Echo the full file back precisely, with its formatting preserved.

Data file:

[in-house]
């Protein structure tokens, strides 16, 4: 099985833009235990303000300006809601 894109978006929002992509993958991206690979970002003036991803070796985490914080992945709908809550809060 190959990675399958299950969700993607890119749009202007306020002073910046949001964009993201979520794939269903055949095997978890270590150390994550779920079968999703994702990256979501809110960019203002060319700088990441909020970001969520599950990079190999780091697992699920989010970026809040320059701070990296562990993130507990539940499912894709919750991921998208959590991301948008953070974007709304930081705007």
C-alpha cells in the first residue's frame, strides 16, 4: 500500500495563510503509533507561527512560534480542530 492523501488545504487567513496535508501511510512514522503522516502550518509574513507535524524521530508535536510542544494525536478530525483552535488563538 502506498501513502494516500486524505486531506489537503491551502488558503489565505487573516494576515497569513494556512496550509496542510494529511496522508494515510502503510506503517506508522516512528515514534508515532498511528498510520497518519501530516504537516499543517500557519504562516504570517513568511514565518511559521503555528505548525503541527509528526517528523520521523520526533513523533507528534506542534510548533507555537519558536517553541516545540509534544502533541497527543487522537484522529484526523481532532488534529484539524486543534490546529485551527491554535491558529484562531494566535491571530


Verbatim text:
[in-house]
């Protein structure tokens, strides 16, 4: 099985833009235990303000300006809601 894109978006929002992509993958991206690979970002003036991803070796985490914080992945709908809550809060 190959990675399958299950969700993607890119749009202007306020002073910046949001964009993201979520794939269903055949095997978890270590150390994550779920079968999703994702990256979501809110960019203002060319700088990441909020970001969520599950990079190999780091697992699920989010970026809040320059701070990296562990993130507990539940499912894709919750991921998208959590991301948008953070974007709304930081705007």
C-alpha cells in the first residue's frame, strides 16, 4: 500500500495563510503509533507561527512560534480542530 492523501488545504487567513496535508501511510512514522503522516502550518509574513507535524524521530508535536510542544494525536478530525483552535488563538 502506498501513502494516500486524505486531506489537503491551502488558503489565505487573516494576515497569513494556512496550509496542510494529511496522508494515510502503510506503517506508522516512528515514534508515532498511528498510520497518519501530516504537516499543517500557519504562516504570517513568511514565518511559521503555528505548525503541527509528526517528523520521523520526533513523533507528534506542534510548533507555537519558536517553541516545540509534544502533541497527543487522537484522529484526523481532532488534529484539524486543534490546529485551527491554535491558529484562531494566535491571530